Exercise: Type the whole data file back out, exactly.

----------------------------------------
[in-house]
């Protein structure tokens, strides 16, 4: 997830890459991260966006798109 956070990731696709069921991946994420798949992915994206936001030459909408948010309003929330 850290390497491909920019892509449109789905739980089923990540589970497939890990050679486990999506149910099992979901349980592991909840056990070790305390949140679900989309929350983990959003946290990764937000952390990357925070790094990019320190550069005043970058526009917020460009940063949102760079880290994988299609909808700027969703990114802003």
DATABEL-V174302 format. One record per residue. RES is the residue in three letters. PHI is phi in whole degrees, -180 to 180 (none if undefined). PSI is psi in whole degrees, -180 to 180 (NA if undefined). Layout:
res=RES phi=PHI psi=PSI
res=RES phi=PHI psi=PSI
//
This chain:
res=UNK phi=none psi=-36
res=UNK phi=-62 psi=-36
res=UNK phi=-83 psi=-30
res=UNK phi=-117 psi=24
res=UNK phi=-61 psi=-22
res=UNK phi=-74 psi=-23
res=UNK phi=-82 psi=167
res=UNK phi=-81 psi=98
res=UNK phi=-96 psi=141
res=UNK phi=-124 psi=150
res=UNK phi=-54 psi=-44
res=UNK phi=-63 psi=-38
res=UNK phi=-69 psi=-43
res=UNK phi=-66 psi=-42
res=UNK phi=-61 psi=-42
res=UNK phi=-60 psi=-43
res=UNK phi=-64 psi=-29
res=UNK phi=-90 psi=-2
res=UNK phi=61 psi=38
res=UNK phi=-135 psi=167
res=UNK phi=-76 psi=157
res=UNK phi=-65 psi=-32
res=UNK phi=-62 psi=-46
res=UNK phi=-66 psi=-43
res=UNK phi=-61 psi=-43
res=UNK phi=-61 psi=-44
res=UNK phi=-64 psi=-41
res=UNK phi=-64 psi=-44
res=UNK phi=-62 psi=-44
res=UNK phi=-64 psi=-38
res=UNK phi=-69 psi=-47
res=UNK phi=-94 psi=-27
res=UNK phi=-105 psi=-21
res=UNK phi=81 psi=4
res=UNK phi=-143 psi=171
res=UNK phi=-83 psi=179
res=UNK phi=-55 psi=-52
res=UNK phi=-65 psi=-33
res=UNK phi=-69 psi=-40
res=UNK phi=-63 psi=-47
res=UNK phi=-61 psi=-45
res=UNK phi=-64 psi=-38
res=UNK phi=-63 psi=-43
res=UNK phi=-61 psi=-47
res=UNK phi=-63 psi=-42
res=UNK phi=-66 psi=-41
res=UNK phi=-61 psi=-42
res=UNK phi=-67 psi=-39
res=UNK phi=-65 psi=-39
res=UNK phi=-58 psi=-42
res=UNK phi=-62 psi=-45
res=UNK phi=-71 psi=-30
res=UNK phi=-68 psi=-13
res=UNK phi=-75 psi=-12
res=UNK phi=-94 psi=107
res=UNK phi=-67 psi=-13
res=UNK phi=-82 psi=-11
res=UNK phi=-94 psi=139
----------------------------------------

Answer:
[in-house]
């Protein structure tokens, strides 16, 4: 997830890459991260966006798109 956070990731696709069921991946994420798949992915994206936001030459909408948010309003929330 850290390497491909920019892509449109789905739980089923990540589970497939890990050679486990999506149910099992979901349980592991909840056990070790305390949140679900989309929350983990959003946290990764937000952390990357925070790094990019320190550069005043970058526009917020460009940063949102760079880290994988299609909808700027969703990114802003």
DATABEL-V174302 format. One record per residue. RES is the residue in three letters. PHI is phi in whole degrees, -180 to 180 (none if undefined). PSI is psi in whole degrees, -180 to 180 (NA if undefined). Layout:
res=RES phi=PHI psi=PSI
res=RES phi=PHI psi=PSI
//
This chain:
res=UNK phi=none psi=-36
res=UNK phi=-62 psi=-36
res=UNK phi=-83 psi=-30
res=UNK phi=-117 psi=24
res=UNK phi=-61 psi=-22
res=UNK phi=-74 psi=-23
res=UNK phi=-82 psi=167
res=UNK phi=-81 psi=98
res=UNK phi=-96 psi=141
res=UNK phi=-124 psi=150
res=UNK phi=-54 psi=-44
res=UNK phi=-63 psi=-38
res=UNK phi=-69 psi=-43
res=UNK phi=-66 psi=-42
res=UNK phi=-61 psi=-42
res=UNK phi=-60 psi=-43
res=UNK phi=-64 psi=-29
res=UNK phi=-90 psi=-2
res=UNK phi=61 psi=38
res=UNK phi=-135 psi=167
res=UNK phi=-76 psi=157
res=UNK phi=-65 psi=-32
res=UNK phi=-62 psi=-46
res=UNK phi=-66 psi=-43
res=UNK phi=-61 psi=-43
res=UNK phi=-61 psi=-44
res=UNK phi=-64 psi=-41
res=UNK phi=-64 psi=-44
res=UNK phi=-62 psi=-44
res=UNK phi=-64 psi=-38
res=UNK phi=-69 psi=-47
res=UNK phi=-94 psi=-27
res=UNK phi=-105 psi=-21
res=UNK phi=81 psi=4
res=UNK phi=-143 psi=171
res=UNK phi=-83 psi=179
res=UNK phi=-55 psi=-52
res=UNK phi=-65 psi=-33
res=UNK phi=-69 psi=-40
res=UNK phi=-63 psi=-47
res=UNK phi=-61 psi=-45
res=UNK phi=-64 psi=-38
res=UNK phi=-63 psi=-43
res=UNK phi=-61 psi=-47
res=UNK phi=-63 psi=-42
res=UNK phi=-66 psi=-41
res=UNK phi=-61 psi=-42
res=UNK phi=-67 psi=-39
res=UNK phi=-65 psi=-39
res=UNK phi=-58 psi=-42
res=UNK phi=-62 psi=-45
res=UNK phi=-71 psi=-30
res=UNK phi=-68 psi=-13
res=UNK phi=-75 psi=-12
res=UNK phi=-94 psi=107
res=UNK phi=-67 psi=-13
res=UNK phi=-82 psi=-11
res=UNK phi=-94 psi=139